Global crude oil prices continued to slide Monday because of the sudden decreased demand sparked by China’s massive COVID-19 lockdowns, experts said.
The Brent crude index, the worldwide oil benchmark, dropped to $98.93 per barrel Monday morning, falling more than 3.39% overnight. The U.S. WTI index decreased more than 3.75% below $94.30 per barrel Monday.
“We have the re-emergence of Covid in China, which is throwing another spanner into the works when we’re trying to assess what the demand will be,” Richard Gorry, JBC Energy Asia’s managing director, told CNBC.
The oil benchmarks have sharply dropped in recent days as the Chinese government has initiated mass economic coronavirus-related lockdowns affecting the nation’s industrial production, Bloomberg reported, and disrupting the world oil supply chains dependent on Chinese demand.
Shanghai, the country’s financial hub, has implemented some of the harshest coronavirus restrictions since 2020.
“Fears are rising now that if China’s Omicron wave spreads to other cities, its zero-COVID policy will see mass extended lockdowns that negatively impact both industrial output and domestic consumption,” OANDA senior market analyst Jeffrey Halley told Reuters on Monday.
China surpassed the U.S. as the world’s largest importer of crude oil when it imported 8.4 million barrels a day in 2017, according to the Energy Information Administration. The nation imported 10.3 million barrels of crude per day in 2021, S&P Global data showed.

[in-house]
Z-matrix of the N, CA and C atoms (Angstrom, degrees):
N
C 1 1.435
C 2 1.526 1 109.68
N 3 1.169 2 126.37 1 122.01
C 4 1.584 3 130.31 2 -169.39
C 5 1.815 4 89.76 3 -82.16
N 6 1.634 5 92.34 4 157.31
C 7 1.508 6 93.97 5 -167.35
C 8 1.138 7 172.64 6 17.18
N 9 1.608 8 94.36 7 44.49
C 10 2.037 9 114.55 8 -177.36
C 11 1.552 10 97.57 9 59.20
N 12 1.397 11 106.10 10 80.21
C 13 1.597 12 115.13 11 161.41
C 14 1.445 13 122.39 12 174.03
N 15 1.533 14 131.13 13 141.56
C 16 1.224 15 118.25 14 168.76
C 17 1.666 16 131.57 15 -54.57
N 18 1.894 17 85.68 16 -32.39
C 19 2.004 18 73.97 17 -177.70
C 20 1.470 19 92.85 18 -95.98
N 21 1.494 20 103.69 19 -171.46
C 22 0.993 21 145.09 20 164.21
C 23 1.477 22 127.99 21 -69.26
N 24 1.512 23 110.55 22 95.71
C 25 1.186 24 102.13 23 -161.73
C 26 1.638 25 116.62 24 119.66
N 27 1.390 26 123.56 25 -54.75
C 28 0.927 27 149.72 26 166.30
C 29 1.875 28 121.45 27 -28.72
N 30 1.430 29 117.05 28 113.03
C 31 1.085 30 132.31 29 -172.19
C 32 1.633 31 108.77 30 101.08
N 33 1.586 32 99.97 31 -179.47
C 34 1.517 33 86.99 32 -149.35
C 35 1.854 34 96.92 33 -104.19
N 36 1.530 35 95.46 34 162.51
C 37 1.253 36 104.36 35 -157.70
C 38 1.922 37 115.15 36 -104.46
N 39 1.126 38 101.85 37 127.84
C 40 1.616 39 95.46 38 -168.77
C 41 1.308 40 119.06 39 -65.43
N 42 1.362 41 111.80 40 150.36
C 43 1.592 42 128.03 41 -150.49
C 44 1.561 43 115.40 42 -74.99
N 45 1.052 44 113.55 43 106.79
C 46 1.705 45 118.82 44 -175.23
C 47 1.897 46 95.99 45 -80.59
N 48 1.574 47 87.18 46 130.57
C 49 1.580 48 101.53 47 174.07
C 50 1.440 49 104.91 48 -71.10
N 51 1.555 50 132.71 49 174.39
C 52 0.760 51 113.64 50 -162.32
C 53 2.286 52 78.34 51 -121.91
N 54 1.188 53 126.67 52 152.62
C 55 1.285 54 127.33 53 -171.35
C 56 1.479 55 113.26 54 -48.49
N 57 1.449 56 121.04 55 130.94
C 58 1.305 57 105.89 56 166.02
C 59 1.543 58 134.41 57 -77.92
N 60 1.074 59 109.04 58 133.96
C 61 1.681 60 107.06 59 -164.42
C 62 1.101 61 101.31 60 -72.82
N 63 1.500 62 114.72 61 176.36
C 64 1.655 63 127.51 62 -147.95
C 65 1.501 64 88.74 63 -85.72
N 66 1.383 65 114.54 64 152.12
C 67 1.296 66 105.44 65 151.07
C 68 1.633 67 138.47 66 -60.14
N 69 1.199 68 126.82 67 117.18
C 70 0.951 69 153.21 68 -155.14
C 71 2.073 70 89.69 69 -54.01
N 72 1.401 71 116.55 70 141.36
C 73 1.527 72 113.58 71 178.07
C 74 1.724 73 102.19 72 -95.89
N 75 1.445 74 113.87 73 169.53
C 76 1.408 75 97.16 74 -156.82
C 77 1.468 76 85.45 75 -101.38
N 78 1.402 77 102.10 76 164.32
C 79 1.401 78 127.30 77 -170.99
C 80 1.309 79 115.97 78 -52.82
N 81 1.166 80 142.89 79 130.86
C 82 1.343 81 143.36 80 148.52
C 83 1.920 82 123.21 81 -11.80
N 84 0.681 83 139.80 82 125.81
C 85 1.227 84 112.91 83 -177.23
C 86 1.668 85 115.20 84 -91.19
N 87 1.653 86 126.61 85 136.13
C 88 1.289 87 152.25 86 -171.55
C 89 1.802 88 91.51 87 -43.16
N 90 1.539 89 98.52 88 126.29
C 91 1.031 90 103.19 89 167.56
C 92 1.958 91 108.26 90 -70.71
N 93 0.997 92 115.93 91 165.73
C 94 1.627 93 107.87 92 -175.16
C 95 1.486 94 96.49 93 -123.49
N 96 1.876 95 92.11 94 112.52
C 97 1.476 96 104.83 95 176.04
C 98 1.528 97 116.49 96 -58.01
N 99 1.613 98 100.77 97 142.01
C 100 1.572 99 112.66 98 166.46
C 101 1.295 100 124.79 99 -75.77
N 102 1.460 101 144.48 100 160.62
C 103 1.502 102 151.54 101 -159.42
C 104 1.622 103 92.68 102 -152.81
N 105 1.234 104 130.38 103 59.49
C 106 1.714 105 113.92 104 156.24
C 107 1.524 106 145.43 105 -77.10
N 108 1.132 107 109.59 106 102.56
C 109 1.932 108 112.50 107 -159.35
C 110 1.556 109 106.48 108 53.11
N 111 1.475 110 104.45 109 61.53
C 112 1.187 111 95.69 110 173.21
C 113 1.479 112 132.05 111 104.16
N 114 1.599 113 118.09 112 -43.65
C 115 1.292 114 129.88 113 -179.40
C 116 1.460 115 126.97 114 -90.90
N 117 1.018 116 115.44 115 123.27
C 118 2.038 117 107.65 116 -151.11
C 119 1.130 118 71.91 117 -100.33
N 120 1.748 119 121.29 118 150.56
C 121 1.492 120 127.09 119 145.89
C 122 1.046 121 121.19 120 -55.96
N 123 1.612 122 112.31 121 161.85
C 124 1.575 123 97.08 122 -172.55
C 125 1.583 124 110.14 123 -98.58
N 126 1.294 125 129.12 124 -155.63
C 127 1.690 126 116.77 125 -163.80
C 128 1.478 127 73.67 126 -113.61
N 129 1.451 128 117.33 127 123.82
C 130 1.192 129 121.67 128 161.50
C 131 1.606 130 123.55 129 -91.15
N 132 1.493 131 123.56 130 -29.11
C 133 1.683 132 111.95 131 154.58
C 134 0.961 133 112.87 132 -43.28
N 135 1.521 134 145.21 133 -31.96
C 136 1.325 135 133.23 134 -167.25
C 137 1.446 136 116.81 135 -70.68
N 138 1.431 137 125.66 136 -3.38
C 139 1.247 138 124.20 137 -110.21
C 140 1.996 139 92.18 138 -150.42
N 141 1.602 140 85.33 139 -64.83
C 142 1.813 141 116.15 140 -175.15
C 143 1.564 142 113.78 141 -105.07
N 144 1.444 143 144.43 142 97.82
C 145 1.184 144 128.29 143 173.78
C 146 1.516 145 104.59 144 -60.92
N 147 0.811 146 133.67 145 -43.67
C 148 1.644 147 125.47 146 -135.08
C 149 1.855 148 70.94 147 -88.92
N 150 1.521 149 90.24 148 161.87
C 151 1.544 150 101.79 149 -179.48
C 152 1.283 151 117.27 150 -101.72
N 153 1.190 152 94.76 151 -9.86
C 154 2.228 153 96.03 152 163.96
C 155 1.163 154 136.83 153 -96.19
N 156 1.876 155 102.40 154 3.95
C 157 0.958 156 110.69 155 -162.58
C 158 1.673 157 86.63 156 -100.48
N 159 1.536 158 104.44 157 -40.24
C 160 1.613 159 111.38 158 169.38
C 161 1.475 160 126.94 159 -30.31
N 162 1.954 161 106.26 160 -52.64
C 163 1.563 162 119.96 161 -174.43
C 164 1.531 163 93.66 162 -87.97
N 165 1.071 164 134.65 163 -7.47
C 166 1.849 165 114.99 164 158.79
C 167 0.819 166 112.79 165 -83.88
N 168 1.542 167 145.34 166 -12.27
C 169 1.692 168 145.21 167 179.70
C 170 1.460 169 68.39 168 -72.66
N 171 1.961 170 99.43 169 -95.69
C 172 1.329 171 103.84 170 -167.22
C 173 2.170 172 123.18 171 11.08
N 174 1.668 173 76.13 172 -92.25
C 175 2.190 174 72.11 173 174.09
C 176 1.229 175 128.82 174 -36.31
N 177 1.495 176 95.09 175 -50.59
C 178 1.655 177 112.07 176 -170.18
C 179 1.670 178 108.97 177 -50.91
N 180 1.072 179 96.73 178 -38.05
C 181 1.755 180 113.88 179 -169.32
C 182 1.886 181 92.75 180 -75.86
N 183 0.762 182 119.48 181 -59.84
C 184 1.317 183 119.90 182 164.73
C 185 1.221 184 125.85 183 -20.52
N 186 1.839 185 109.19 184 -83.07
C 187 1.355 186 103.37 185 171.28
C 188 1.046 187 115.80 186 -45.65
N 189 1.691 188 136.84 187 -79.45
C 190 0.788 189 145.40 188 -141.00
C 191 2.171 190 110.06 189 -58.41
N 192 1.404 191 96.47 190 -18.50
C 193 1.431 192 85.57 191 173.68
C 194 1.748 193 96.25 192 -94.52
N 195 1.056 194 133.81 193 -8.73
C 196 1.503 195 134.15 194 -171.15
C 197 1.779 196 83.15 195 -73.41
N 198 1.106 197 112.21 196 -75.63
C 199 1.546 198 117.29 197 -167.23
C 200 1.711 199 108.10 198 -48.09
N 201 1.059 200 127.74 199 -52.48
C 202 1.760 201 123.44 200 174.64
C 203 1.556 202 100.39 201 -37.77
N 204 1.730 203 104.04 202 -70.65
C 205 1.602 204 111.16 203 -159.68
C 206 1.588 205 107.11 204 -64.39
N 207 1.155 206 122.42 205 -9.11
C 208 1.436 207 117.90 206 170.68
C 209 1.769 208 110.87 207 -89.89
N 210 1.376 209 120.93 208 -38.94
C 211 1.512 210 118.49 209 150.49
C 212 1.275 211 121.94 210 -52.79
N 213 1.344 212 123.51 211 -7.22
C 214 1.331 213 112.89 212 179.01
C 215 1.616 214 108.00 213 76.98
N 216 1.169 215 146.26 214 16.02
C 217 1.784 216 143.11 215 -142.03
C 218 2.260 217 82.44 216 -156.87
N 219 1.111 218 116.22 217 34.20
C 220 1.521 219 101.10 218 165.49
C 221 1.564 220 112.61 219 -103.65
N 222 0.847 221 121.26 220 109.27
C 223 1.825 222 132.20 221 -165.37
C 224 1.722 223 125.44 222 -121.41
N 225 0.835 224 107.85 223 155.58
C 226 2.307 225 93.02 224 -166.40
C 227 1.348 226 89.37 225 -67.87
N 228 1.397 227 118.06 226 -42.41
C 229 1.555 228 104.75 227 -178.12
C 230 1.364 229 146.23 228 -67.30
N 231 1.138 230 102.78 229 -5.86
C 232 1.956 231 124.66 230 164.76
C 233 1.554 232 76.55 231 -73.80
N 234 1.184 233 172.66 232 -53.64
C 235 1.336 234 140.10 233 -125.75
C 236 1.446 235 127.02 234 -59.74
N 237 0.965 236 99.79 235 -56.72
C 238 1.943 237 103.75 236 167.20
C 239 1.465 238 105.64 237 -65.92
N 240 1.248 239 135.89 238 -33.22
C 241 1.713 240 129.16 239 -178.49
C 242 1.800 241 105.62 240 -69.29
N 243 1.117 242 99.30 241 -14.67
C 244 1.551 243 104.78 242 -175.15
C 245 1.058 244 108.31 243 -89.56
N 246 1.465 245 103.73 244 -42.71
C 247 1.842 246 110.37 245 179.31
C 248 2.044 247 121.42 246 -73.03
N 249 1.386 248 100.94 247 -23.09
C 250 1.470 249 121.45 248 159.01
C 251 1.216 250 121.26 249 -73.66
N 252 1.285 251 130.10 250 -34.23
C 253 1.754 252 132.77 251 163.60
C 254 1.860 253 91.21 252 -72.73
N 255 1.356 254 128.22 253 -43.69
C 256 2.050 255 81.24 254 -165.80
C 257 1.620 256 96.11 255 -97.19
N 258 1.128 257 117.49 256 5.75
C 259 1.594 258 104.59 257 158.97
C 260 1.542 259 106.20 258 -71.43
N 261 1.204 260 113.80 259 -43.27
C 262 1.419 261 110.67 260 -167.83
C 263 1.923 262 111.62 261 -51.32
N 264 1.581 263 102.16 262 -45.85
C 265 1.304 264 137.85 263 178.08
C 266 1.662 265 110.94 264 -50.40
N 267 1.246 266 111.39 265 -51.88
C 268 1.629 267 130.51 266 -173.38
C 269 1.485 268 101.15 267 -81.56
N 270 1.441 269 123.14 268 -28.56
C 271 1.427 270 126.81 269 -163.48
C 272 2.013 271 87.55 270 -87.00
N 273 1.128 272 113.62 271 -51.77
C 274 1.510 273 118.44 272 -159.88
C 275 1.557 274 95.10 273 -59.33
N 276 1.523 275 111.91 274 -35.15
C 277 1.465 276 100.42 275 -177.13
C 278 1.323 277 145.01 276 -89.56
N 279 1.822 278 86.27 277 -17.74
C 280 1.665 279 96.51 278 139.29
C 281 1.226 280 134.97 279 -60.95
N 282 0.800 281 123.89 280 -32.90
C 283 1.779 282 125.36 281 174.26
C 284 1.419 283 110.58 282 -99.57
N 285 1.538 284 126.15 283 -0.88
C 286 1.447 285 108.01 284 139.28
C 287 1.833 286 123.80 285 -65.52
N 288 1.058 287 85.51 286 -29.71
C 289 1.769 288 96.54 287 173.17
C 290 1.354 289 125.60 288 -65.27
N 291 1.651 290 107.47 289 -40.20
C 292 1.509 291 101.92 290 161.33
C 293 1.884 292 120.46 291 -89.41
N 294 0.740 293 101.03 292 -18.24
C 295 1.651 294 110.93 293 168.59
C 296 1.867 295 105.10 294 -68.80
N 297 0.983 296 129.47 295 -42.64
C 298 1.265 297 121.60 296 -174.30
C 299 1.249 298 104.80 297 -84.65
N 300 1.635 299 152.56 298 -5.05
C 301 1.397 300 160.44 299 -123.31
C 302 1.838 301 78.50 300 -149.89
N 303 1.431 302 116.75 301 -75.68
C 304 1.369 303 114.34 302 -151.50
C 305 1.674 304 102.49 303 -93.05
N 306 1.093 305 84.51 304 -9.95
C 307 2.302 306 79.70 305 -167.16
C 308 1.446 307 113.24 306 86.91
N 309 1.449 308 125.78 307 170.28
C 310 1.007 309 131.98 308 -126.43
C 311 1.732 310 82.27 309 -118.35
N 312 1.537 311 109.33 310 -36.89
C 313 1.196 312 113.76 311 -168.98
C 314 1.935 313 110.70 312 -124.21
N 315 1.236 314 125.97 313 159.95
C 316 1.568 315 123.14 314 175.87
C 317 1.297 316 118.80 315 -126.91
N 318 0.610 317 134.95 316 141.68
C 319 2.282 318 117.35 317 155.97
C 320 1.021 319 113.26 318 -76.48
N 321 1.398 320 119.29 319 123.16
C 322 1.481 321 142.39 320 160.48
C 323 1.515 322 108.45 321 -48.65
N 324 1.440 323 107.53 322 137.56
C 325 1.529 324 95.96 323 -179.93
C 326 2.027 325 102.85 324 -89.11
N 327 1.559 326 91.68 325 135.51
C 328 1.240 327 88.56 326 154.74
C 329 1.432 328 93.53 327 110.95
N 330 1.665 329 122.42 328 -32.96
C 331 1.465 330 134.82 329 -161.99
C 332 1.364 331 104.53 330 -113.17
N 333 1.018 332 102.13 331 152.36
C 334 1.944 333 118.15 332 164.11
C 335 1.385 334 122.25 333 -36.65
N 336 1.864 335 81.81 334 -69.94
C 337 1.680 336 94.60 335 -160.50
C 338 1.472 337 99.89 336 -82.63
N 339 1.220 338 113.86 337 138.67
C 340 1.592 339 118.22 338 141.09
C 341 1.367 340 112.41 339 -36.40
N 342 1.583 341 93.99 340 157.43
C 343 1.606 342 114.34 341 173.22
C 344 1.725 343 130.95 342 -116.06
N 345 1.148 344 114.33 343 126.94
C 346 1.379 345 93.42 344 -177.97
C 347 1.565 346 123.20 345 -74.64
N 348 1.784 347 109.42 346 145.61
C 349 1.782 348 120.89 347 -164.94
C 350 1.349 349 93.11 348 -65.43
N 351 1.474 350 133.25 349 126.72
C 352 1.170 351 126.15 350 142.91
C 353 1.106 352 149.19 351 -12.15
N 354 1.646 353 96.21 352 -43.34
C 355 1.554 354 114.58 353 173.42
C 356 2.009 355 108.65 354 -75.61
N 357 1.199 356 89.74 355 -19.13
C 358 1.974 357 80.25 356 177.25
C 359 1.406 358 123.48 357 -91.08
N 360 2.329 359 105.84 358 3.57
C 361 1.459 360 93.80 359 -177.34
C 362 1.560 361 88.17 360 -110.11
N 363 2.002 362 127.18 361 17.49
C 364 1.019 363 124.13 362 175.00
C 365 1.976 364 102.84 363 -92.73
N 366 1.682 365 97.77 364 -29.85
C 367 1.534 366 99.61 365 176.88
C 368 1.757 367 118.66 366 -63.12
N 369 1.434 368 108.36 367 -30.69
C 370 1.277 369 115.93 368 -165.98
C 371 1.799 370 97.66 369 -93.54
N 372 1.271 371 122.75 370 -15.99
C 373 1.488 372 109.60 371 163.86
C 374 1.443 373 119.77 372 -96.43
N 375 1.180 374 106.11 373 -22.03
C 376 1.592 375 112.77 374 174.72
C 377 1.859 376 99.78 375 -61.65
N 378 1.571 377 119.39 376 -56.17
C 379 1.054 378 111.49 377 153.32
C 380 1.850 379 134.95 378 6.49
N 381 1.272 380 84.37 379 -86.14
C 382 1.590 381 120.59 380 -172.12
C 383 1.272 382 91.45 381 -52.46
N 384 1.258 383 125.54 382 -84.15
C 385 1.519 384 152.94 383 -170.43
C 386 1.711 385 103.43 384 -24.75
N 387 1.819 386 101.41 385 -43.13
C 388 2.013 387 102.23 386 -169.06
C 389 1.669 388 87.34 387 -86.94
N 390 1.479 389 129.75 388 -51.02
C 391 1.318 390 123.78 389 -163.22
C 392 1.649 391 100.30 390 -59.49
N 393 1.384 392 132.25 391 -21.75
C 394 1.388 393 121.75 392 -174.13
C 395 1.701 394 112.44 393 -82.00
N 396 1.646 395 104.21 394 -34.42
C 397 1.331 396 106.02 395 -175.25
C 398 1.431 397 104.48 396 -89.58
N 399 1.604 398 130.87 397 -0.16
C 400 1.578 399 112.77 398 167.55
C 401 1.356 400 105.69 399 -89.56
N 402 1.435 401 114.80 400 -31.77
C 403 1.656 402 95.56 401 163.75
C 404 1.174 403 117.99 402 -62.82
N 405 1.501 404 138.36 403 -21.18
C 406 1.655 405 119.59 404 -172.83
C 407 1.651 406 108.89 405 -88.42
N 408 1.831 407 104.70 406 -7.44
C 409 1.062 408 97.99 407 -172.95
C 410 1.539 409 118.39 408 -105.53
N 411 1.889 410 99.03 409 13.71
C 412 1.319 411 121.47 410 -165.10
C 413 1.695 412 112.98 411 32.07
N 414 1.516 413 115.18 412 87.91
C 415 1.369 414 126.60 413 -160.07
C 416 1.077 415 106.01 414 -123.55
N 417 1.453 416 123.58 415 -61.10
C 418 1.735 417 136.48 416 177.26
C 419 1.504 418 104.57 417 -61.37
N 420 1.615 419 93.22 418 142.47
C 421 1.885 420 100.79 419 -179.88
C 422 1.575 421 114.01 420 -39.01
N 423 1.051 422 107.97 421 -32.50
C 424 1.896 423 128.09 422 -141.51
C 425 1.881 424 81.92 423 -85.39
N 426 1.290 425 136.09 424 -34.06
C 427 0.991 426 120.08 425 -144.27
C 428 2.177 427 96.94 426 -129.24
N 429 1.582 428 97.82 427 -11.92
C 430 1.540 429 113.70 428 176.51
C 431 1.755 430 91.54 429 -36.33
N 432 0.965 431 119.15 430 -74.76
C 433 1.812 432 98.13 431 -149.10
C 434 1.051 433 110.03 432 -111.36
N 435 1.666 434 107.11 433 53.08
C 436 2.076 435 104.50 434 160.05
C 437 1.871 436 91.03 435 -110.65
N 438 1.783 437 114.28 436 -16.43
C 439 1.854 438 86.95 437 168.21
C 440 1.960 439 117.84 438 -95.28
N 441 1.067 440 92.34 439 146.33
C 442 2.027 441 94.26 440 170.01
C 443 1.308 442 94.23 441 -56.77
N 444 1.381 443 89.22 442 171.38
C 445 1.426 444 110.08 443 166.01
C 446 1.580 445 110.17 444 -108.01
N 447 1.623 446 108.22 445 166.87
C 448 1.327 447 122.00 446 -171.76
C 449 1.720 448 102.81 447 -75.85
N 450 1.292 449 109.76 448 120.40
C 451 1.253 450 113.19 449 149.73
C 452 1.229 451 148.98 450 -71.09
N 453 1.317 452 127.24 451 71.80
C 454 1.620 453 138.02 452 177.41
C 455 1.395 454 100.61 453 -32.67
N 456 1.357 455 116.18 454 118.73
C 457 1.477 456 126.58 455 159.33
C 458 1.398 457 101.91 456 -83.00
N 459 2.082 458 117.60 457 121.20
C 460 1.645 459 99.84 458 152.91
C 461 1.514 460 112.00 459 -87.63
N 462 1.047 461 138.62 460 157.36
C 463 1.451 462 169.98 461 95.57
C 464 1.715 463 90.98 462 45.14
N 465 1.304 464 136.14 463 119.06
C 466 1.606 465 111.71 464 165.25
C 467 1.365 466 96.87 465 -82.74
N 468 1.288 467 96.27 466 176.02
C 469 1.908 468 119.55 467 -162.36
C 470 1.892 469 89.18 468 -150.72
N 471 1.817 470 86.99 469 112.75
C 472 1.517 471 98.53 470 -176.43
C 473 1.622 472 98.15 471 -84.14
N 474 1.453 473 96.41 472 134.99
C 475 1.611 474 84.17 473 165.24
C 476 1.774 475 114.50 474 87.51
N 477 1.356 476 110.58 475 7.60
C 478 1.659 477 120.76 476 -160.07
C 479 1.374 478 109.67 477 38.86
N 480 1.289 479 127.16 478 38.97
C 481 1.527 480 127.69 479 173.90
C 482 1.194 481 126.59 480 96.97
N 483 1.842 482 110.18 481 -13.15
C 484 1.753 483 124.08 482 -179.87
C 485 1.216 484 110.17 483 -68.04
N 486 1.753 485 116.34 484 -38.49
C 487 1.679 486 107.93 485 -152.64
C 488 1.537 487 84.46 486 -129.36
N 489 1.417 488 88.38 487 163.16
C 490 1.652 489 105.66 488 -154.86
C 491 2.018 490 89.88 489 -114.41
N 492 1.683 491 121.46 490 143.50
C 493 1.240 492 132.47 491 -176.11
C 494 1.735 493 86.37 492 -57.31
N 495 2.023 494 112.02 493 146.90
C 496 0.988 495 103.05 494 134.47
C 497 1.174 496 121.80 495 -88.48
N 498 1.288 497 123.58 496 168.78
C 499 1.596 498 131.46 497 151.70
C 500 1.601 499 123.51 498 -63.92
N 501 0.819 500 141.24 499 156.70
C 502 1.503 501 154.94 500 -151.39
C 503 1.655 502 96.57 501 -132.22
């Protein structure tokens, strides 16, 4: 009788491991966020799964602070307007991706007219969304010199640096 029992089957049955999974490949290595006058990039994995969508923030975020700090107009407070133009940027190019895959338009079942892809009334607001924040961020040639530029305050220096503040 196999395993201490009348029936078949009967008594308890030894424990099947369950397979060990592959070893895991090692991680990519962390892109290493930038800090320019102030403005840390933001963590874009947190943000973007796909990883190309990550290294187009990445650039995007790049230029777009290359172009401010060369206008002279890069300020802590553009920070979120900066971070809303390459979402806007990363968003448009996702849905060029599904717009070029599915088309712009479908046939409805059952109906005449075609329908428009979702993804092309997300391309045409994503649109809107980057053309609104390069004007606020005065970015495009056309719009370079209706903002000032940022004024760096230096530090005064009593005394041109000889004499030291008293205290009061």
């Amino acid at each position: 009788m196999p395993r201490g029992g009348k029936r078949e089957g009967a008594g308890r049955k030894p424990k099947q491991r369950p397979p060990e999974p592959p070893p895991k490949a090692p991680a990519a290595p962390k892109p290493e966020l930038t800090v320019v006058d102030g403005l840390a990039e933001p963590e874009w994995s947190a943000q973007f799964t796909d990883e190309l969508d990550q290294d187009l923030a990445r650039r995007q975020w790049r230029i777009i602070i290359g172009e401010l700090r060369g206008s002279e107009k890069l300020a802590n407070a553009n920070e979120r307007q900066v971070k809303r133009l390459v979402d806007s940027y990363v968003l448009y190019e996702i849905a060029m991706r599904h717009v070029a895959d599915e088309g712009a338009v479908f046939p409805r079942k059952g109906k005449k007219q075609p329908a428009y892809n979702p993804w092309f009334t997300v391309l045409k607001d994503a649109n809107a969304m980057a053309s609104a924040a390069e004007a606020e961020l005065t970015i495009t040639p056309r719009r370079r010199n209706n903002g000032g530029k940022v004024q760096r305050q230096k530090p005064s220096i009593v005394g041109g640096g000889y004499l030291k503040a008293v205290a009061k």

Nearly 500 cargo ships are waiting outside east China's posts after Shanghai's city-wide lockdown https://t.co/shnwCBlm7H
— Bloomberg (@business) April 11, 2022
By comparison, the U.S. imported 6.1 million barrels of crude oil per day last year.
“There was some hope that China this time around would not go through a lockdown, but the message from the country is that that’s out of the question,” J.P. Morgan head of global commodities research Natasha Kaneva told The Wall Street Journal in late March. “I think the market is definitely afraid of what is coming next.”
Since then, U.S. oil prices have declined more than 11% and global oil prices have dropped 12%, according to marketplace figures.
President Joe Biden ordered the Department of Energy to release a whopping 180 million barrels of oil over the next six months on March 31. The International Energy Agency coordinated a separate release of 62.7 million barrels of oil among its 31 member nations.
“It’s not a ‘strategic price reserve.’ It was never intended for this and it won’t do anything, just like the last one,” Institute for Energy Research President Tom Pyle told the Daily Caller News Foundation after Biden unveiled the action.
The White House didn’t immediately respond to a request for comment from the DCNF.
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